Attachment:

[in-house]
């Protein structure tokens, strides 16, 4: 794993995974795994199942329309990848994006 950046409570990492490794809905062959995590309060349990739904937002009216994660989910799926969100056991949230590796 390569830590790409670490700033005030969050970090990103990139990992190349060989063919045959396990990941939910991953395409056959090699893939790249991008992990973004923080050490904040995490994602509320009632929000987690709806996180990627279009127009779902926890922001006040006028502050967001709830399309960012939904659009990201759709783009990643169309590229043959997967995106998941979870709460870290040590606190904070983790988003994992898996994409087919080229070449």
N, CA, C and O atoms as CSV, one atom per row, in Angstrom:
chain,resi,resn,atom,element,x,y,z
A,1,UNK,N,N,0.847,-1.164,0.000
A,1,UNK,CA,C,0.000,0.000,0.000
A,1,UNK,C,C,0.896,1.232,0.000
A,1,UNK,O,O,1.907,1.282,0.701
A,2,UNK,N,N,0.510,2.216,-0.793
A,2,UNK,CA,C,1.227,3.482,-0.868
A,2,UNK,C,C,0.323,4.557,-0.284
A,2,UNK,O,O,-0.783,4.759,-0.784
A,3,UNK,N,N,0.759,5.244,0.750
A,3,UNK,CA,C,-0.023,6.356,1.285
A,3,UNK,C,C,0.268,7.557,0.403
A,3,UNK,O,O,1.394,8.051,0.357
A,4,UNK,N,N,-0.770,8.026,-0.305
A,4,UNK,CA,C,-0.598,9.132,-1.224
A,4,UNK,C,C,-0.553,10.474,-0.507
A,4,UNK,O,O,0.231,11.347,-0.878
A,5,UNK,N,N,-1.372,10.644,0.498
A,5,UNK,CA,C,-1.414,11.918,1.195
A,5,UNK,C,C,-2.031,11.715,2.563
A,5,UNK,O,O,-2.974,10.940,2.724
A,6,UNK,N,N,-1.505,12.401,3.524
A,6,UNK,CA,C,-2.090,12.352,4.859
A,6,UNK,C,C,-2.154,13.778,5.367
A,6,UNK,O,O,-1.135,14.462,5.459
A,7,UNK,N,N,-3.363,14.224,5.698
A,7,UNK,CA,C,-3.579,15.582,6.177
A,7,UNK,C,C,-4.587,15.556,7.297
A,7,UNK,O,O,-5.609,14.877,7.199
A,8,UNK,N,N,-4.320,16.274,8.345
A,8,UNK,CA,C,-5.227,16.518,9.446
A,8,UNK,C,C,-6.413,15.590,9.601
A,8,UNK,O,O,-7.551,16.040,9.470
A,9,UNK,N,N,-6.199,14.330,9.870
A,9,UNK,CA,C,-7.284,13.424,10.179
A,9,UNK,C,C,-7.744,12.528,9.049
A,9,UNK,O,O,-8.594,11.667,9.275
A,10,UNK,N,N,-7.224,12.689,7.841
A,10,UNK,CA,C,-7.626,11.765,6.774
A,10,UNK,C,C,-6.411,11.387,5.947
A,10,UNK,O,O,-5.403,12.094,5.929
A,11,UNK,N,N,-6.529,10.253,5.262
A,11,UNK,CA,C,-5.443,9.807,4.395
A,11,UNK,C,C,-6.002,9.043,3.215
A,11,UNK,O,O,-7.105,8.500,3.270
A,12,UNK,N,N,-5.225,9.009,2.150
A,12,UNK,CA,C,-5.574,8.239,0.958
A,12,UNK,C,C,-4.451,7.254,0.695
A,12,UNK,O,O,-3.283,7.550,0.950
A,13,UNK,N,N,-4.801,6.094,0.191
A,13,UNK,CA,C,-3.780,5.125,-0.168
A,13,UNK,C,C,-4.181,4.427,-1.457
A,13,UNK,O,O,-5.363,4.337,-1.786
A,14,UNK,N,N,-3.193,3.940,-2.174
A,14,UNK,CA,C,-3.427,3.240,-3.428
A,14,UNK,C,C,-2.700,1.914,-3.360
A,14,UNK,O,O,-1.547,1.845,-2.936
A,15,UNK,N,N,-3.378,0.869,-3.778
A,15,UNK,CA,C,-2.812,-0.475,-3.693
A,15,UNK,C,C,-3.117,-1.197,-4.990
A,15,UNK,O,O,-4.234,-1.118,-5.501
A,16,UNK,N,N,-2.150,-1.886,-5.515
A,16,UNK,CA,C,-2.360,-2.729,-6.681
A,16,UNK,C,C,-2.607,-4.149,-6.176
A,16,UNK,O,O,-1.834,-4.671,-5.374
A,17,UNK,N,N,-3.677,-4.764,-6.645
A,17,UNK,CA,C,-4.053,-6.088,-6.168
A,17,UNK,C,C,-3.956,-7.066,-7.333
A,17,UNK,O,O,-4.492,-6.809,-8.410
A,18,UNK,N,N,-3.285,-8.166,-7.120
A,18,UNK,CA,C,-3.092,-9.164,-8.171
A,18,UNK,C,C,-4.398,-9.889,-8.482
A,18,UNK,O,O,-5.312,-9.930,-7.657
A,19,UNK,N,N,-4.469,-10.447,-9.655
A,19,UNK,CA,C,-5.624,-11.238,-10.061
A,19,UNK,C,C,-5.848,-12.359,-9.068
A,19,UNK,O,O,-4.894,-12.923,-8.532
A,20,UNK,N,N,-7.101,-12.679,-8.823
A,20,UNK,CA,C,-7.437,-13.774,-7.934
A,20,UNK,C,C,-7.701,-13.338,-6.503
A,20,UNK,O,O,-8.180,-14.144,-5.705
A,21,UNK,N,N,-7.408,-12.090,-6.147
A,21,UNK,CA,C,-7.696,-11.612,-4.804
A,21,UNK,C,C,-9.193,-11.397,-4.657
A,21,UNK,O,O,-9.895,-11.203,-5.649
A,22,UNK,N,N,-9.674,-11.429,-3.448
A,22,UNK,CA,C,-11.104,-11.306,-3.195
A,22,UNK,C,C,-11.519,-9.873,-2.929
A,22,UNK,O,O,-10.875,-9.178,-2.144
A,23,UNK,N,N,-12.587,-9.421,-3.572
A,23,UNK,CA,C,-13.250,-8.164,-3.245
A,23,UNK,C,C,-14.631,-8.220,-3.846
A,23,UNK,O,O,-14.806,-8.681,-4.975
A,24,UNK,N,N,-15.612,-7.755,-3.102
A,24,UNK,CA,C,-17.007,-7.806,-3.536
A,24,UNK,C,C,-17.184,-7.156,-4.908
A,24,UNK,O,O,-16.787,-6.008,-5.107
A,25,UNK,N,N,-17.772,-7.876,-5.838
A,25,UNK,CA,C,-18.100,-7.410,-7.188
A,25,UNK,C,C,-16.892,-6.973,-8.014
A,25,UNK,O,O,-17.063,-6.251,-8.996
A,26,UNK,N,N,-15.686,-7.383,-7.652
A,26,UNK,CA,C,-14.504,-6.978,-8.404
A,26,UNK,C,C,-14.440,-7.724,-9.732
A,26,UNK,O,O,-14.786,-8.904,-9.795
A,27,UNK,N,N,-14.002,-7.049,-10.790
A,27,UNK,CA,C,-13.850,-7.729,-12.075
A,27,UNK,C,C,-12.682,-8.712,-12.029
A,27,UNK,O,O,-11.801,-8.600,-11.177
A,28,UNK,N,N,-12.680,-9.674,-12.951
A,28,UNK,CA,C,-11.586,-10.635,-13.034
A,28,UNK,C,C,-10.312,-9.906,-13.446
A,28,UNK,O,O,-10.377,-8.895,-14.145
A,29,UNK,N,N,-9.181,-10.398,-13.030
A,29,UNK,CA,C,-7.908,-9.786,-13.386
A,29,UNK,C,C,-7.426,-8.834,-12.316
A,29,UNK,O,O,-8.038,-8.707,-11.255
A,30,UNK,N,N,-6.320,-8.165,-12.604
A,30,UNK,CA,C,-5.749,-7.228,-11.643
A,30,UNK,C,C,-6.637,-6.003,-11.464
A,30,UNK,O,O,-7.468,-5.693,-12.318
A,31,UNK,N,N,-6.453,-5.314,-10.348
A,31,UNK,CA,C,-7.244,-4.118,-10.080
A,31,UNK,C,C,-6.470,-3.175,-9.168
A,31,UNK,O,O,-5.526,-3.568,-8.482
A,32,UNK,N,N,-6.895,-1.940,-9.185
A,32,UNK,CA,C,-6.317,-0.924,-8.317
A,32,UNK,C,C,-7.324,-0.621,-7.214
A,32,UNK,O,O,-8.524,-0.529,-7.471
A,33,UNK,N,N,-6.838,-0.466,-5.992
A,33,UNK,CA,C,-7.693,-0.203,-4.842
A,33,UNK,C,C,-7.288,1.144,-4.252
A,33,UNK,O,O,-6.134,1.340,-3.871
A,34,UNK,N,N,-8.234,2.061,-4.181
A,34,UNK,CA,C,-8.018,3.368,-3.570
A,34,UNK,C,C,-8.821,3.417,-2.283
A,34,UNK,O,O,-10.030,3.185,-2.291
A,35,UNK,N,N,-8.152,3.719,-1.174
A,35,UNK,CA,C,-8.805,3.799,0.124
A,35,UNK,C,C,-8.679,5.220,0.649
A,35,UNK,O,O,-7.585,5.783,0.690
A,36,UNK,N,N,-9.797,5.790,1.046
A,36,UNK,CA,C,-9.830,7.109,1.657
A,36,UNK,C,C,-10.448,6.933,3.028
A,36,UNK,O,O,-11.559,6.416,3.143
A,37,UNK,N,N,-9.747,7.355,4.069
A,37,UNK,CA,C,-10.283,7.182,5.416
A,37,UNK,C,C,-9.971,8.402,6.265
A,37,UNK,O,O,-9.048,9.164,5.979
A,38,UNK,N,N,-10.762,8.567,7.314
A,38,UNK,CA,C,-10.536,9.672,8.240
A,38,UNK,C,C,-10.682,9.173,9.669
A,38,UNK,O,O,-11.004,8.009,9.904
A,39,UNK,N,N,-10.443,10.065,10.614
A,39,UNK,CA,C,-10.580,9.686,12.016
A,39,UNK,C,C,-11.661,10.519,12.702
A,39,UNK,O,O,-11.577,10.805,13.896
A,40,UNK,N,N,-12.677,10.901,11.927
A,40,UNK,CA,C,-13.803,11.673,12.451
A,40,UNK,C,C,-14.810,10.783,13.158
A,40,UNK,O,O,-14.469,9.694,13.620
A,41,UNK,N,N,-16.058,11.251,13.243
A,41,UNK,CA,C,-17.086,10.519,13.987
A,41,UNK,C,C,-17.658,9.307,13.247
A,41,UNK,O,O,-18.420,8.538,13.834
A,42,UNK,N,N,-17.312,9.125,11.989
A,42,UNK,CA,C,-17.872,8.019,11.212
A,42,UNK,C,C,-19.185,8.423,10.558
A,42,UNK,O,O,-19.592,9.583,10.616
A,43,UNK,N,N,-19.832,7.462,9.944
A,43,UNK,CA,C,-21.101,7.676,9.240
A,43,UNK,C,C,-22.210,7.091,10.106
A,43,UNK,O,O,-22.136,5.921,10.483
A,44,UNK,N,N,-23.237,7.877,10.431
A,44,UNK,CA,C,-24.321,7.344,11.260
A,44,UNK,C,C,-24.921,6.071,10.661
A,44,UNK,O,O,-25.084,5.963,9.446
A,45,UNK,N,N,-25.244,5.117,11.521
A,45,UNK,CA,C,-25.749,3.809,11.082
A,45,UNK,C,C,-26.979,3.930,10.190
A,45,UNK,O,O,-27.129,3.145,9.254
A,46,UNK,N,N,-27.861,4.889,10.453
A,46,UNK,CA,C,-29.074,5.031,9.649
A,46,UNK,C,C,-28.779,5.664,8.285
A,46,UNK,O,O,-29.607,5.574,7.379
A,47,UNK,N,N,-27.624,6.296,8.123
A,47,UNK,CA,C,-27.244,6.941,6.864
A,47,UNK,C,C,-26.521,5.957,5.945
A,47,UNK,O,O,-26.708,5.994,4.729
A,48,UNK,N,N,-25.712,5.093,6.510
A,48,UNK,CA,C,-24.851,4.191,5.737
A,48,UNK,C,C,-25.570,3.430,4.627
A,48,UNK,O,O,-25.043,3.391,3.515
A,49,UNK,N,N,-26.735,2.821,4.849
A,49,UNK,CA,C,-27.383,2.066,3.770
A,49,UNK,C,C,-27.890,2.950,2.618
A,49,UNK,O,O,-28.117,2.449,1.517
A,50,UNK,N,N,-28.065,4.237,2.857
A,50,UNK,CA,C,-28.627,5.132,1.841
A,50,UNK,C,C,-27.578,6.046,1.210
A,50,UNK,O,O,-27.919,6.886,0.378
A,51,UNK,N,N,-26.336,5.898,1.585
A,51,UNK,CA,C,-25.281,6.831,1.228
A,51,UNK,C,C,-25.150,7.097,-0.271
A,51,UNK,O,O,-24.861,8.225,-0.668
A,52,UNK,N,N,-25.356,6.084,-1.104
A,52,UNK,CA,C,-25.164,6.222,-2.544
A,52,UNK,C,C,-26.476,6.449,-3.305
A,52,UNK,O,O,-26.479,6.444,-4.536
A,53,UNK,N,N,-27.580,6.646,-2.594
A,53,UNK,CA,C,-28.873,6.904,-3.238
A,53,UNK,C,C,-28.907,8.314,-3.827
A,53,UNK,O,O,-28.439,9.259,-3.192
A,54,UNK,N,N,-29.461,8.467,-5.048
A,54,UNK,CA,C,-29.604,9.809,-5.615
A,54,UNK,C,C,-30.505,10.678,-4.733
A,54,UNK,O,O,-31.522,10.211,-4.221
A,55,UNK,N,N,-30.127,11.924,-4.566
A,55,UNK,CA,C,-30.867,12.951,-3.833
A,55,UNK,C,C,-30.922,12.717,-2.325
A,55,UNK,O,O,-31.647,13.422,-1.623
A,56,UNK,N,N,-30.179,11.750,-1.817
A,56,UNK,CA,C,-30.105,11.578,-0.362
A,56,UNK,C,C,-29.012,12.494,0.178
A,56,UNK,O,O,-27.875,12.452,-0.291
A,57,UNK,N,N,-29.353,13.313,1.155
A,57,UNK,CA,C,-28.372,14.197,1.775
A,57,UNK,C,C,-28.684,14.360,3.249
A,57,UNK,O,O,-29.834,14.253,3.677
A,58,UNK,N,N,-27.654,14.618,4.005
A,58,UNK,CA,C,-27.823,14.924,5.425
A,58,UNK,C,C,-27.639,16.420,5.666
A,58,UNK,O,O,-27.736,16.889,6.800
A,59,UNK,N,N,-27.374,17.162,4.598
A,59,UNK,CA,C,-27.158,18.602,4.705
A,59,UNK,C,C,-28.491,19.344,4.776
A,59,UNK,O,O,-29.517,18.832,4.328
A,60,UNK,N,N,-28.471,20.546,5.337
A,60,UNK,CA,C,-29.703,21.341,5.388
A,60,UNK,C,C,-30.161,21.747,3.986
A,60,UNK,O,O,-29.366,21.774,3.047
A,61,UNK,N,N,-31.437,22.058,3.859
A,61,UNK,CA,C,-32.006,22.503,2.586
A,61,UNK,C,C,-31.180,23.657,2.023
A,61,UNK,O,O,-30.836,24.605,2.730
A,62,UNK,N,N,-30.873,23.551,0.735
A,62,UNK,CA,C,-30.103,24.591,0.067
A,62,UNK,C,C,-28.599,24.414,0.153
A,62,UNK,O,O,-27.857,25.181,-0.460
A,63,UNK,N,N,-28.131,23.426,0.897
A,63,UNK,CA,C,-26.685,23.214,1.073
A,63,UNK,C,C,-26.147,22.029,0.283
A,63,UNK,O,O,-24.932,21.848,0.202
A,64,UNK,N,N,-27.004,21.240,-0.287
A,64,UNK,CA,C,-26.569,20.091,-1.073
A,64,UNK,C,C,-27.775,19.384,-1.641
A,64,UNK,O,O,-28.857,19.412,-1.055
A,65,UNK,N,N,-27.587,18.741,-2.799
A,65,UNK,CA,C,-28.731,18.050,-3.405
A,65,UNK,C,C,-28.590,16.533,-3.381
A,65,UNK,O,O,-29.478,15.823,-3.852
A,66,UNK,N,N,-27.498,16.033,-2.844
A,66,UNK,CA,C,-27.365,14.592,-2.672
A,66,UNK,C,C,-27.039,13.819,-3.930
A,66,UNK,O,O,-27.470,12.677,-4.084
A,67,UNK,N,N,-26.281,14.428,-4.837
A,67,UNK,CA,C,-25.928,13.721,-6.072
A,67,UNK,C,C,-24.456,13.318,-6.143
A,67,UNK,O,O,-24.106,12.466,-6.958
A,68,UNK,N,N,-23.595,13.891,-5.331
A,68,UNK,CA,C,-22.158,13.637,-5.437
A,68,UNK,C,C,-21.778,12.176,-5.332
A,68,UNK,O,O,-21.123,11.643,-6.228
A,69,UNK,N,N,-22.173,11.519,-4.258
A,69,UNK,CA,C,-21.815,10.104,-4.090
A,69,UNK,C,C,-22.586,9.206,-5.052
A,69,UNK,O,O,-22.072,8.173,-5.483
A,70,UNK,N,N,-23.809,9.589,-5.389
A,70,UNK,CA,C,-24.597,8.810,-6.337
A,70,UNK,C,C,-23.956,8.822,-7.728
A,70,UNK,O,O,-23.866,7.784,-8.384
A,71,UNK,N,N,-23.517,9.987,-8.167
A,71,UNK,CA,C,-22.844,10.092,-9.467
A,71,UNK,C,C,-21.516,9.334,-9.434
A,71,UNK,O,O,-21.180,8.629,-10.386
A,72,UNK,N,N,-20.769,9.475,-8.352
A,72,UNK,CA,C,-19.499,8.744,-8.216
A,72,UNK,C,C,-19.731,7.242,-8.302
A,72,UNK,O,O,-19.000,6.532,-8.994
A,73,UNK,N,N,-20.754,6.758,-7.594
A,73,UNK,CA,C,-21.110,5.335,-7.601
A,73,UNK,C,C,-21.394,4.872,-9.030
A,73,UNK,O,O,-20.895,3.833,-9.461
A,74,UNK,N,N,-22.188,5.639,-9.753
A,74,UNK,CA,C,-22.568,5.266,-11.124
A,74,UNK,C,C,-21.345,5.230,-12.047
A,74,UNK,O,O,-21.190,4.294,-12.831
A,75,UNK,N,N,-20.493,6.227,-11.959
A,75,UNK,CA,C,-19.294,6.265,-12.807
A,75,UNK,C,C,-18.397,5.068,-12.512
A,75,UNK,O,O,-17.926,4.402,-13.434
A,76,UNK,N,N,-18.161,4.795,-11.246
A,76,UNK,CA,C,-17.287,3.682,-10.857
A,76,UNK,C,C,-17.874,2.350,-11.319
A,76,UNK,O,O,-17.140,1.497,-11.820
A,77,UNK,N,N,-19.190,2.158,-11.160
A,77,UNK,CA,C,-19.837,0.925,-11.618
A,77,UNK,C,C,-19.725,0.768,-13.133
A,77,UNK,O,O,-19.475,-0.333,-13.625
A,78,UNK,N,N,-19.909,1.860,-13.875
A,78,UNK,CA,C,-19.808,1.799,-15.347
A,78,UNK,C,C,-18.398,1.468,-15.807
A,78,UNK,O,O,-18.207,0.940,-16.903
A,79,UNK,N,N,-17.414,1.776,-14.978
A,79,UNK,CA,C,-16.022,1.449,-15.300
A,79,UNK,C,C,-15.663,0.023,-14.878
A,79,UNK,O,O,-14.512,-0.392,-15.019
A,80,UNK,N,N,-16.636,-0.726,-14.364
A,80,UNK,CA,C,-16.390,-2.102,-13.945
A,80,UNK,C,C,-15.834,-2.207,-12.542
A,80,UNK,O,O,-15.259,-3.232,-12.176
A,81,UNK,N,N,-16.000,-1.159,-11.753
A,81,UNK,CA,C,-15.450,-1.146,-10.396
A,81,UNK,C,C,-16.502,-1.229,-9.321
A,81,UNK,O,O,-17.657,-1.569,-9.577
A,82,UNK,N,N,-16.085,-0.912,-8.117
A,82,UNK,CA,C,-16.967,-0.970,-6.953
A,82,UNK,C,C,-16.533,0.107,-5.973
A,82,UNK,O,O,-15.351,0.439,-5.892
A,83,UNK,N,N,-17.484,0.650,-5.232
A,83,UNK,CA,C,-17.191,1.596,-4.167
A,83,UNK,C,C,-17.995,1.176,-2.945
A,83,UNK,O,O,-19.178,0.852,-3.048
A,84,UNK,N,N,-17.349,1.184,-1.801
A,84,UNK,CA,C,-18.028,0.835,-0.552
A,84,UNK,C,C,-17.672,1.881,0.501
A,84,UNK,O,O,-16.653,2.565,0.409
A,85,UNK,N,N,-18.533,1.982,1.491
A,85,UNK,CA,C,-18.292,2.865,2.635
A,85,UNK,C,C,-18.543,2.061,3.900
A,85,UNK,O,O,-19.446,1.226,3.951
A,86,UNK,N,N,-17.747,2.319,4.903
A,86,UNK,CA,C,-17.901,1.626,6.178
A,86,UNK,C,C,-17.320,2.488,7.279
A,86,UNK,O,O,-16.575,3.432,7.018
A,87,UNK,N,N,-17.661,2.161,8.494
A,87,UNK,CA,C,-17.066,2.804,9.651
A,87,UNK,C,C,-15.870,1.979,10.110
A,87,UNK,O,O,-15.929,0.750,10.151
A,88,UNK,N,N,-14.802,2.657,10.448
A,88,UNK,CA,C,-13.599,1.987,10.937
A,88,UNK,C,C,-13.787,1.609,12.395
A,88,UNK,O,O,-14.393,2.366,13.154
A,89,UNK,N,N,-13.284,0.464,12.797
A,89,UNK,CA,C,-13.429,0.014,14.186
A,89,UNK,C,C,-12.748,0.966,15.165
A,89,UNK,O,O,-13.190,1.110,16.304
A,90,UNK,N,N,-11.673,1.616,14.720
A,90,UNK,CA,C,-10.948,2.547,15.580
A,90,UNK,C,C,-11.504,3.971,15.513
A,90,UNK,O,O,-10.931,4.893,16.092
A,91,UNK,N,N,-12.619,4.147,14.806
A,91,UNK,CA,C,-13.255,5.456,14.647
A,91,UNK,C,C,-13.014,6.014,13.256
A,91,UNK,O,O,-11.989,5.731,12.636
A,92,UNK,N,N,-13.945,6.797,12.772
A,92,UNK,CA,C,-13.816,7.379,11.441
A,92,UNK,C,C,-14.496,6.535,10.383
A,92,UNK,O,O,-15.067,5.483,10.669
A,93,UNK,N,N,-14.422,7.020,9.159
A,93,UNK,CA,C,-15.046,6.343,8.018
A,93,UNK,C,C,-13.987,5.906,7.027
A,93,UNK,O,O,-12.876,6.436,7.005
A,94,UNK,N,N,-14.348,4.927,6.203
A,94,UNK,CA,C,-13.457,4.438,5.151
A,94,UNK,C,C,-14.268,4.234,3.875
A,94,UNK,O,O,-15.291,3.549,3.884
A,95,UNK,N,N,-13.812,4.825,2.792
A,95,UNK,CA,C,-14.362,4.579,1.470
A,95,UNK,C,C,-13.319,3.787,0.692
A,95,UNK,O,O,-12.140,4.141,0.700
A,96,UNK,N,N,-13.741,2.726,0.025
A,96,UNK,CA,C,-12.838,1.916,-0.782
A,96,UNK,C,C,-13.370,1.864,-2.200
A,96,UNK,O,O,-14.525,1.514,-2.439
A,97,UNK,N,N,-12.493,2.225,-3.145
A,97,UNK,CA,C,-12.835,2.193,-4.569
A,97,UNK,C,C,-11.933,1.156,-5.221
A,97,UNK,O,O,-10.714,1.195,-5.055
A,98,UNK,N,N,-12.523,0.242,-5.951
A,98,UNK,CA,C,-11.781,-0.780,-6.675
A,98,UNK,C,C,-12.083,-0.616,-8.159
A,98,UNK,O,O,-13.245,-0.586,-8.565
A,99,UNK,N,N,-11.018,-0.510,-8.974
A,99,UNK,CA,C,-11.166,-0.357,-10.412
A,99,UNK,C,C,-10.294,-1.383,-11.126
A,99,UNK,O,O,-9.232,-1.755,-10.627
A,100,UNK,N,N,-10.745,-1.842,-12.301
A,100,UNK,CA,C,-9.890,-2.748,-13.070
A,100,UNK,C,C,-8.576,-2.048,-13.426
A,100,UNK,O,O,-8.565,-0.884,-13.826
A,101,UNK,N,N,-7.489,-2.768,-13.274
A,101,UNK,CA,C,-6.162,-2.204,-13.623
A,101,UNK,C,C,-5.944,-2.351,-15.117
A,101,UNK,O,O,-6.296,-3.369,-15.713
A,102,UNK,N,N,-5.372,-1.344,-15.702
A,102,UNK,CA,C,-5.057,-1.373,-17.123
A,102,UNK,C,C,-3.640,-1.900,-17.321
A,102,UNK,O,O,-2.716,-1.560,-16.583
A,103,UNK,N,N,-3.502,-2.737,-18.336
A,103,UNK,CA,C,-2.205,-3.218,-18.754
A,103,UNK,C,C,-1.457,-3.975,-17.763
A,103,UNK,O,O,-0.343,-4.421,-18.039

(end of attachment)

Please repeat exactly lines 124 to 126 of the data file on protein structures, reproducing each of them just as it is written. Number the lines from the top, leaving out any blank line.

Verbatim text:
A,30,UNK,O,O,-7.468,-5.693,-12.318
A,31,UNK,N,N,-6.453,-5.314,-10.348
A,31,UNK,CA,C,-7.244,-4.118,-10.080